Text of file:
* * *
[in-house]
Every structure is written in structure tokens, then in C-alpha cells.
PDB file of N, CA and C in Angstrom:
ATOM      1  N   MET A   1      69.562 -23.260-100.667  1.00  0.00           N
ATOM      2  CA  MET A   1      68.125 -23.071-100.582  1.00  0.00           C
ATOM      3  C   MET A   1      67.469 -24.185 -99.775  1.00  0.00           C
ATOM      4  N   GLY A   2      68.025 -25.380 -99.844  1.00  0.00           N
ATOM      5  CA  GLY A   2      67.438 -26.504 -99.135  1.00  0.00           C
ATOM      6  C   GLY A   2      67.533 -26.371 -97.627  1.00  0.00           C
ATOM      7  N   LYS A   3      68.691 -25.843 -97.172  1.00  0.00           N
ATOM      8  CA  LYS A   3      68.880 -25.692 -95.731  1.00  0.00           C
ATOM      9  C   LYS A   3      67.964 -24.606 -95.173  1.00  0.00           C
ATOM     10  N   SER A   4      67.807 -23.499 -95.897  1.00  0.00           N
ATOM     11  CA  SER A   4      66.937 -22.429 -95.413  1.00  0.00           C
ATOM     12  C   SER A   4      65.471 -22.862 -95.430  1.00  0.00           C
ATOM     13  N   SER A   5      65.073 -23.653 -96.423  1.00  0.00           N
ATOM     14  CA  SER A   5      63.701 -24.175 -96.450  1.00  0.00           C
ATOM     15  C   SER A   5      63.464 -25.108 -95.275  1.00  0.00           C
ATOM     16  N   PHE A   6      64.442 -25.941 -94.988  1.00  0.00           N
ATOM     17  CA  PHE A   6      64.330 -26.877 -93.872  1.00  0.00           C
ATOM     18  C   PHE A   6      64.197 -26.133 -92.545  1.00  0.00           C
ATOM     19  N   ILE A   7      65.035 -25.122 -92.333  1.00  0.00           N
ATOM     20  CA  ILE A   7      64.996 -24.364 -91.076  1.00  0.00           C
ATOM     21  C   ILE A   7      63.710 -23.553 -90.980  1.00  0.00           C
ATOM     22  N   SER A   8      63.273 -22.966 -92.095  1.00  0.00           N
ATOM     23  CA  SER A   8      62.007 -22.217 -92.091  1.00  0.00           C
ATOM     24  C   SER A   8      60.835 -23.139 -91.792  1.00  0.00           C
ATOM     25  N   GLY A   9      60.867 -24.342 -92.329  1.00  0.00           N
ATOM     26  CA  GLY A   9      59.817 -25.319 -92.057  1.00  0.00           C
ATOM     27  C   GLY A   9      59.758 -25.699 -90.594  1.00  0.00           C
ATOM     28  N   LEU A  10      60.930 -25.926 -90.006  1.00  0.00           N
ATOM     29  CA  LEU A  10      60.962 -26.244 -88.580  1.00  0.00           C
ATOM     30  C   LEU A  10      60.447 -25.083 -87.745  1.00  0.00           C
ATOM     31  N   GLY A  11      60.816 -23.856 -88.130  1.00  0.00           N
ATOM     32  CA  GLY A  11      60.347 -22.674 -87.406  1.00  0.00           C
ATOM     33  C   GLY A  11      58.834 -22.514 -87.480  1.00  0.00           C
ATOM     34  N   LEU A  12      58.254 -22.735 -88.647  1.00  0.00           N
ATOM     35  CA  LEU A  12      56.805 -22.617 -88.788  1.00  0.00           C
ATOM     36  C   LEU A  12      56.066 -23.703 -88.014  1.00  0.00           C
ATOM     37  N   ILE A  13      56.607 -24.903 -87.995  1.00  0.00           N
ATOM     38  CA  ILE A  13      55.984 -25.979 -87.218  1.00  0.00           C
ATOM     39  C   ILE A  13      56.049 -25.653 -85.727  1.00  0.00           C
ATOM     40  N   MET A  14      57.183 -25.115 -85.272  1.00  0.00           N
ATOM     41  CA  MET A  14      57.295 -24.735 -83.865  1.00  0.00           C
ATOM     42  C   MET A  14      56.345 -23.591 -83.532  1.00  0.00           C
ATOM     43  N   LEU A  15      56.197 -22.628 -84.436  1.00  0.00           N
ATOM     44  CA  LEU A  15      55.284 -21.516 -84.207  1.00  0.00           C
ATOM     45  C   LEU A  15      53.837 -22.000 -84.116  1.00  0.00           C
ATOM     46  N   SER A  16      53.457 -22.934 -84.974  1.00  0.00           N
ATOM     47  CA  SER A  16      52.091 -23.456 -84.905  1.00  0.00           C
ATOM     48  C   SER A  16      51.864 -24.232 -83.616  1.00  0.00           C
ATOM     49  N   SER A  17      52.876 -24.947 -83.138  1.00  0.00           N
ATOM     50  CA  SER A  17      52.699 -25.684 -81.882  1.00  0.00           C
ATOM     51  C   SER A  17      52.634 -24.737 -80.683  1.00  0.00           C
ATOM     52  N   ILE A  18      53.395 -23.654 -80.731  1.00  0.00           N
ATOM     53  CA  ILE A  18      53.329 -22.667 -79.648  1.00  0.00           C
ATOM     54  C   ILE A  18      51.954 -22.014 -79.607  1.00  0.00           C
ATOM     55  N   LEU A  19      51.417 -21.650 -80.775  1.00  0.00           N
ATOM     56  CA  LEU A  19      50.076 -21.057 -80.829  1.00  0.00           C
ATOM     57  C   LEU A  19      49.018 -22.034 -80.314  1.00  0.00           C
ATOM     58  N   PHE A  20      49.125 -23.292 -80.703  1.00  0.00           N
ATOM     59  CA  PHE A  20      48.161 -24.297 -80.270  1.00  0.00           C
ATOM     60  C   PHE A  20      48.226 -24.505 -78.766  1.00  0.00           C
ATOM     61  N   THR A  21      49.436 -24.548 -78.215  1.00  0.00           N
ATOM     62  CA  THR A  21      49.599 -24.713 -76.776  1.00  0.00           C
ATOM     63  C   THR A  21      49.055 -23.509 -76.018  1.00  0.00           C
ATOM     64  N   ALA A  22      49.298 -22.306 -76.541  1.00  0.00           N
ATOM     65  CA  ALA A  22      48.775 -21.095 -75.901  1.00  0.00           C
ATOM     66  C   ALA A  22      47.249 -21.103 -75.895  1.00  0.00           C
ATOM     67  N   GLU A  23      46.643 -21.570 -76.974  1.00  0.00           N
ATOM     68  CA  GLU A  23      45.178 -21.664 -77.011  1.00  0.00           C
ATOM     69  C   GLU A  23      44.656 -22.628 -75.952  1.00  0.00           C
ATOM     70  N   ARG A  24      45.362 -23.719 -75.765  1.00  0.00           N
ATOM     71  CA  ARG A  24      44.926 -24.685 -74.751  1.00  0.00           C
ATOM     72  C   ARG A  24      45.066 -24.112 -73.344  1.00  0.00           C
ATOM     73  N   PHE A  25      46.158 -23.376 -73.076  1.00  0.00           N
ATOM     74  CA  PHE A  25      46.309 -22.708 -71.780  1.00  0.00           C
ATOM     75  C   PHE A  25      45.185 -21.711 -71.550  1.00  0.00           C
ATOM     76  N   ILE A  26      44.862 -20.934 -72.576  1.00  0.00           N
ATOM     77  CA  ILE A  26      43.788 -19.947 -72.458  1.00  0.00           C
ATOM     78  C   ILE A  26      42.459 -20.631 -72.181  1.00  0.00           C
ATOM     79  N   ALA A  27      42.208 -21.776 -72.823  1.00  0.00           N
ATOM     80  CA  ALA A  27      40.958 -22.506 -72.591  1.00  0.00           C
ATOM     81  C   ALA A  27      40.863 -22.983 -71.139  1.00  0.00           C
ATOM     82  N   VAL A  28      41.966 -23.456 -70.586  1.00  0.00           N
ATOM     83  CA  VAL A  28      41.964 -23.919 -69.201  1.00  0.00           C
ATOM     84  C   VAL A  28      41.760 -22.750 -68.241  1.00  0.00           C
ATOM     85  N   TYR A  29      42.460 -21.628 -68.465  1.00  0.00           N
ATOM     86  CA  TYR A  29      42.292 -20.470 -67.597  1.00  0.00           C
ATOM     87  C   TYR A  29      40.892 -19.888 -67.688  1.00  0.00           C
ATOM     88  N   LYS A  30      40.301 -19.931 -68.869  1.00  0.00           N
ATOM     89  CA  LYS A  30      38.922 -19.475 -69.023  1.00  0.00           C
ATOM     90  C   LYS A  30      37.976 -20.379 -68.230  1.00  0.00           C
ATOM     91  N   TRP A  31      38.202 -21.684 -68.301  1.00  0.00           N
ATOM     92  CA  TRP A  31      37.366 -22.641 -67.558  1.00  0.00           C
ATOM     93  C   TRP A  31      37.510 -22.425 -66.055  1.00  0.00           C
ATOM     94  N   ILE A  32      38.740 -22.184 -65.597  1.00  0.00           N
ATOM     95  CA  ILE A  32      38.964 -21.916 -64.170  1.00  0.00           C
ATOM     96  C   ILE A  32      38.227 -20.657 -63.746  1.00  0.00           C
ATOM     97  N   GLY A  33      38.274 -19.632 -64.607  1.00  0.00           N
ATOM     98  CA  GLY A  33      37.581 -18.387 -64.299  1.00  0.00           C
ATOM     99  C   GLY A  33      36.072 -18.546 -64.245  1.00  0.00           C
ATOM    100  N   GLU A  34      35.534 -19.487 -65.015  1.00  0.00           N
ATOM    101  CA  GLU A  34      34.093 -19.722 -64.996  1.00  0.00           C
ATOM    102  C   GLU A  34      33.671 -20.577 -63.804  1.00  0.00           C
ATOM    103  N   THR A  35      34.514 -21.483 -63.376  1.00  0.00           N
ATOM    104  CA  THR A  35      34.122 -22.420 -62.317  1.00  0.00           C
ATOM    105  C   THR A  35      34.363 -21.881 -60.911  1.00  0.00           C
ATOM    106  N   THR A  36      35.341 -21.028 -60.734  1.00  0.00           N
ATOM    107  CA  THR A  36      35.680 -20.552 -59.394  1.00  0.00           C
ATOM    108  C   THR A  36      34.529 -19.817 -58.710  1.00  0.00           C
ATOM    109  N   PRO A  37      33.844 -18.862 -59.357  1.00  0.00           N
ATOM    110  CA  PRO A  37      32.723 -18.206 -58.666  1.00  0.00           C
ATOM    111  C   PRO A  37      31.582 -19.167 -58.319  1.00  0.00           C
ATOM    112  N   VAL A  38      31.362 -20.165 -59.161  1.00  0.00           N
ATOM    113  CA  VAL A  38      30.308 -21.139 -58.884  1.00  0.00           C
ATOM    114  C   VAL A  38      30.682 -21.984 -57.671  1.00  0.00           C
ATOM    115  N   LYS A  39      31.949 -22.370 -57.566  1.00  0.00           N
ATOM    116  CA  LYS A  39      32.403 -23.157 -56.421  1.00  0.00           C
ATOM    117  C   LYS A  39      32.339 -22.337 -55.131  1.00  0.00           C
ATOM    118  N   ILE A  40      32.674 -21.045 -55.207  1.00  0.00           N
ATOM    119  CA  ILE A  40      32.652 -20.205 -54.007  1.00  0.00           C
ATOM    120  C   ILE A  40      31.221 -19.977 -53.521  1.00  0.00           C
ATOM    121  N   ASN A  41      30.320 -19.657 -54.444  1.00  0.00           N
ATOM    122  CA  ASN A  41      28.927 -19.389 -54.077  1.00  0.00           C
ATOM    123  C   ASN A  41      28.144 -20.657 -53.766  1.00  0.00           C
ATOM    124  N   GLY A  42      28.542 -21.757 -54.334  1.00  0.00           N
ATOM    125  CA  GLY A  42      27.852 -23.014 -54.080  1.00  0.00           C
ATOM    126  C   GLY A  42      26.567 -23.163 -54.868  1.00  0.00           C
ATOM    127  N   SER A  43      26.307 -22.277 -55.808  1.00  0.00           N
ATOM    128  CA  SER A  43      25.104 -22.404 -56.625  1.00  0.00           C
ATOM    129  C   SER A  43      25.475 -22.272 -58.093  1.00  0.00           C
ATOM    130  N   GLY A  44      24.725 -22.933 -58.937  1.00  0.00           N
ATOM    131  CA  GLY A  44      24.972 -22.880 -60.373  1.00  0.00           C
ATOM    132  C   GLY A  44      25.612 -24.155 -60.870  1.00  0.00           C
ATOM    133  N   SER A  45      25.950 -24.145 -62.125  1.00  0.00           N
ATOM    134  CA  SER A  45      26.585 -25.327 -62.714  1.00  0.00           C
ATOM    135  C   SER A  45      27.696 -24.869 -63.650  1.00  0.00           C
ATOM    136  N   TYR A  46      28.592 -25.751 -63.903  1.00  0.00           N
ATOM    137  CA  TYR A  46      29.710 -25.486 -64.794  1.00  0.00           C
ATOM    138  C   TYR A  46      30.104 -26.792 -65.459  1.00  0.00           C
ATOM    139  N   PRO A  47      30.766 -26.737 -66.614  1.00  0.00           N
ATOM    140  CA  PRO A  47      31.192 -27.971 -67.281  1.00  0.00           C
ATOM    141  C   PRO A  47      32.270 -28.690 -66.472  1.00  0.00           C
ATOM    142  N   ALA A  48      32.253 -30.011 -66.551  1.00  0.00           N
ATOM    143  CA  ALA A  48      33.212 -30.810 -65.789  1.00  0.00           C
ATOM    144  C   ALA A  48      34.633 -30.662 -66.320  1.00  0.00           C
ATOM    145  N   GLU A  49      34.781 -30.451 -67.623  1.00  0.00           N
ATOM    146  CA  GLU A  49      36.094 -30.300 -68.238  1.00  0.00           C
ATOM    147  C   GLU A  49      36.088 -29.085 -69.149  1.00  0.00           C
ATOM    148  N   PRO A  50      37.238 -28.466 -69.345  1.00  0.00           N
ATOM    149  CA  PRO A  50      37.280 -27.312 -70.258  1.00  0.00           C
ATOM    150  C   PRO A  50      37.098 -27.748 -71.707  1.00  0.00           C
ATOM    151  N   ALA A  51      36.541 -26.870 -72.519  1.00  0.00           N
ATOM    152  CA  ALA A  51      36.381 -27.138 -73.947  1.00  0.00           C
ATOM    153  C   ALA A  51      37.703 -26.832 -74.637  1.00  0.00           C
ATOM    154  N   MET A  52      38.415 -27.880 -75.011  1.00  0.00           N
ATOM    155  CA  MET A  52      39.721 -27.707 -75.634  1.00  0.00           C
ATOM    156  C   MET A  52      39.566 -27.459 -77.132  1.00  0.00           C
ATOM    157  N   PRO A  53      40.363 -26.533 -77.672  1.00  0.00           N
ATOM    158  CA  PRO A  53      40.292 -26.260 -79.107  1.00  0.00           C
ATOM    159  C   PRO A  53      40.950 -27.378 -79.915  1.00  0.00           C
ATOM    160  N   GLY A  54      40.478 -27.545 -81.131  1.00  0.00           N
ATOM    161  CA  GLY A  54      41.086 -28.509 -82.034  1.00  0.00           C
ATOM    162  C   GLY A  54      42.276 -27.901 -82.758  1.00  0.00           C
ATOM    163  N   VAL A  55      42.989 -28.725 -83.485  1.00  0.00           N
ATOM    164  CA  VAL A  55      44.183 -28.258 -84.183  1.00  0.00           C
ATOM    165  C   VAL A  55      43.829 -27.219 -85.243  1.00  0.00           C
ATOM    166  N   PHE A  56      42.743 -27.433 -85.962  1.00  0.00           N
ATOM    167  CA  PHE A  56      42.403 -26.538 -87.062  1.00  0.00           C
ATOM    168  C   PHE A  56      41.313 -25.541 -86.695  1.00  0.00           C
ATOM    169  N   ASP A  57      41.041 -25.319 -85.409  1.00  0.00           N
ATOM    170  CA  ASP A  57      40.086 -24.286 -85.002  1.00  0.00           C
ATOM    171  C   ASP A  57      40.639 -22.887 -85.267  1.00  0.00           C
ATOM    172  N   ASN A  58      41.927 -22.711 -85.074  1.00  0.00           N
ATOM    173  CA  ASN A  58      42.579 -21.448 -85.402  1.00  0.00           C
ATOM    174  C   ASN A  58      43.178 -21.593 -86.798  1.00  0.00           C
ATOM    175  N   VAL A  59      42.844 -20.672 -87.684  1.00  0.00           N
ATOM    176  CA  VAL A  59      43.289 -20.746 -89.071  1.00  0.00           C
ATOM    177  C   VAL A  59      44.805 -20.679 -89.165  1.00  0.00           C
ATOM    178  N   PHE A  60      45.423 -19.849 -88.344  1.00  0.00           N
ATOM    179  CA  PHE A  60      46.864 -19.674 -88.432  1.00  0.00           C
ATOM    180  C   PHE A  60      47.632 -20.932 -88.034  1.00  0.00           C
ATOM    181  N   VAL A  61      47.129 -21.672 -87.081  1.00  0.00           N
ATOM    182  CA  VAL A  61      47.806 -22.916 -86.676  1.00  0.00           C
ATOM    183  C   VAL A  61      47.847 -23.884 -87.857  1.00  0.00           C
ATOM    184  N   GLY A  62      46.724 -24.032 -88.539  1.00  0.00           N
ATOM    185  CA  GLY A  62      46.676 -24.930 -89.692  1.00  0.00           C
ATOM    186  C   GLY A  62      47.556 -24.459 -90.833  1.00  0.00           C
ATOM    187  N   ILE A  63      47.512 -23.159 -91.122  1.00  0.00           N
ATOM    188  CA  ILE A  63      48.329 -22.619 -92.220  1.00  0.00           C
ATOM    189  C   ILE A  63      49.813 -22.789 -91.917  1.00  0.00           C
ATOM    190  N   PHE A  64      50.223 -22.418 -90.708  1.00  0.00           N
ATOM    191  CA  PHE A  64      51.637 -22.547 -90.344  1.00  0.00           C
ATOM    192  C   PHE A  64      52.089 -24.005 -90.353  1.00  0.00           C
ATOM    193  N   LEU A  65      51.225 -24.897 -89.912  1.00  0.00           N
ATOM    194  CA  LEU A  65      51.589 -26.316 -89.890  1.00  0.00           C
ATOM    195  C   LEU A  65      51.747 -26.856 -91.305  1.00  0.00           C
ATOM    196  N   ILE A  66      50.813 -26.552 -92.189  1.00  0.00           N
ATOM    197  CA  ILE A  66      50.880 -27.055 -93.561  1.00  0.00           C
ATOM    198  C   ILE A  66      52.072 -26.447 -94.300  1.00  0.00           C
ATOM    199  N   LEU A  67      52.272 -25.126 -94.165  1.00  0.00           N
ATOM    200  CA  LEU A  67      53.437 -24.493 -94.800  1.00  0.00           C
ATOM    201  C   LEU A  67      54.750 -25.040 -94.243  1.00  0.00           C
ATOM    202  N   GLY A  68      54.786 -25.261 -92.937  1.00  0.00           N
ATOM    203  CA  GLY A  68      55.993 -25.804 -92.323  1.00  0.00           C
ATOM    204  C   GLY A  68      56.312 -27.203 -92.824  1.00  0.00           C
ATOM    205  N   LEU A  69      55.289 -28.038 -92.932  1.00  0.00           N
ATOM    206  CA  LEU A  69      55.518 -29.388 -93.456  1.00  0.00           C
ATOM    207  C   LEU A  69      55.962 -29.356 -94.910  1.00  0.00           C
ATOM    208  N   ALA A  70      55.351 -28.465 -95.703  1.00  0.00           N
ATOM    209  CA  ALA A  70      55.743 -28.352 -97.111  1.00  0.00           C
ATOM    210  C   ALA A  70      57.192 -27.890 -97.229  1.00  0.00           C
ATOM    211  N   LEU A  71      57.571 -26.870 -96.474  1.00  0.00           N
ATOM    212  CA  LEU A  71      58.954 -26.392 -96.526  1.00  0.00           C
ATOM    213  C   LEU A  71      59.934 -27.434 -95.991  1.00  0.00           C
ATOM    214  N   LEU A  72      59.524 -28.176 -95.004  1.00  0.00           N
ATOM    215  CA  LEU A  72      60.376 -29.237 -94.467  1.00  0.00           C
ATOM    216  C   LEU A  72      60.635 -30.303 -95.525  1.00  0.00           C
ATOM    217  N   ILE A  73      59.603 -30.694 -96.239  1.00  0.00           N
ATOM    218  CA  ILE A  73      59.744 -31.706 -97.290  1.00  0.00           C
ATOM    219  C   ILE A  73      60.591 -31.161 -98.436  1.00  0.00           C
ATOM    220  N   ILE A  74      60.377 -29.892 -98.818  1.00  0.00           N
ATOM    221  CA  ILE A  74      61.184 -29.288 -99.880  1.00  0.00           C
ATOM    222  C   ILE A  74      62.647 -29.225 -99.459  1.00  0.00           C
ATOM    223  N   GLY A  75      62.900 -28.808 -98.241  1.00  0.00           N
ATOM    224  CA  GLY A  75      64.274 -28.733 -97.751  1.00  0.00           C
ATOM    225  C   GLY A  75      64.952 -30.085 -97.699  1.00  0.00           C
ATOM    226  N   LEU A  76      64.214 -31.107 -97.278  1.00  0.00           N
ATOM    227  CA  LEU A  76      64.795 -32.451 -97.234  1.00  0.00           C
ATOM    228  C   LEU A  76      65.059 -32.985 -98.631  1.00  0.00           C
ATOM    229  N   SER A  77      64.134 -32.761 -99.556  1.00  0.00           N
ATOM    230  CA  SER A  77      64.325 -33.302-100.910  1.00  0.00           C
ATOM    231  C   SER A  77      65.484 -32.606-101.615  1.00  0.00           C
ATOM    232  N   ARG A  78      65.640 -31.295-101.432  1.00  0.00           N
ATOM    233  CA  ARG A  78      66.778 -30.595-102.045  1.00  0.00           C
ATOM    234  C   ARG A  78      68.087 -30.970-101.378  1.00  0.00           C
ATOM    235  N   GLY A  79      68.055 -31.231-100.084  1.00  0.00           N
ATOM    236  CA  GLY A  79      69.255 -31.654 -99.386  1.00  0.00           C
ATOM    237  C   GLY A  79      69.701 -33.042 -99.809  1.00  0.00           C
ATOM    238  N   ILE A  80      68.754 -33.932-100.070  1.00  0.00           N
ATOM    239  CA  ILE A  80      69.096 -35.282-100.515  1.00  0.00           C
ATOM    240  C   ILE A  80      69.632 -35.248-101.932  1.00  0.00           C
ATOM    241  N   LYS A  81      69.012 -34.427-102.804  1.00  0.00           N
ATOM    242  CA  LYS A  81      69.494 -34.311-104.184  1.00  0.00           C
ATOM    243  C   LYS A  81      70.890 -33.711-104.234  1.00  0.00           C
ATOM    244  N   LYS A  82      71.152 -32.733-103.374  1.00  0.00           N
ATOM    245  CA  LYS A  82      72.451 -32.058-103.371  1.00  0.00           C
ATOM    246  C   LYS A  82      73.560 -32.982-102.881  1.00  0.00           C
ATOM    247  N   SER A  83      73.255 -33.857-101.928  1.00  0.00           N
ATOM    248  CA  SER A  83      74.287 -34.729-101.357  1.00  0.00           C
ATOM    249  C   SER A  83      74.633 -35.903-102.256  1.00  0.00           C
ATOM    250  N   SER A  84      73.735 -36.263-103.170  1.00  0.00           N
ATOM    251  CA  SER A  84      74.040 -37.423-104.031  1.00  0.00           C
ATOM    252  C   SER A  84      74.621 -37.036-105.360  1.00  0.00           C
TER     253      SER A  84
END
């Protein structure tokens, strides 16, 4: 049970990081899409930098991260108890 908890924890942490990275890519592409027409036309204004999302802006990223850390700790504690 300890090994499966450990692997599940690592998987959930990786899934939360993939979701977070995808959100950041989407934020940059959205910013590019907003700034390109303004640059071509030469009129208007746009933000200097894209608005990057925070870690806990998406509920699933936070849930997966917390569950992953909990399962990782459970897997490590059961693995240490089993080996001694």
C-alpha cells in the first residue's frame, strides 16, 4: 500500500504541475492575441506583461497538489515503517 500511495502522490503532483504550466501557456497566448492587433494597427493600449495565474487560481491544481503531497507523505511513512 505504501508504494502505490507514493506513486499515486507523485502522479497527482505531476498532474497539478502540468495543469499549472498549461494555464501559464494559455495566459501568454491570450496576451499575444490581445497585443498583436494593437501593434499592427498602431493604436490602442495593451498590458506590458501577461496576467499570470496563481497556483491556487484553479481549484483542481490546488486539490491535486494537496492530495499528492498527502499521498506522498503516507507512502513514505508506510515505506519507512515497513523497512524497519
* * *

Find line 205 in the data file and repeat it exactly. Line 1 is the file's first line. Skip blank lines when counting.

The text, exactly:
ATOM    202  N   GLY A  68      54.786 -25.261 -92.937  1.00  0.00           N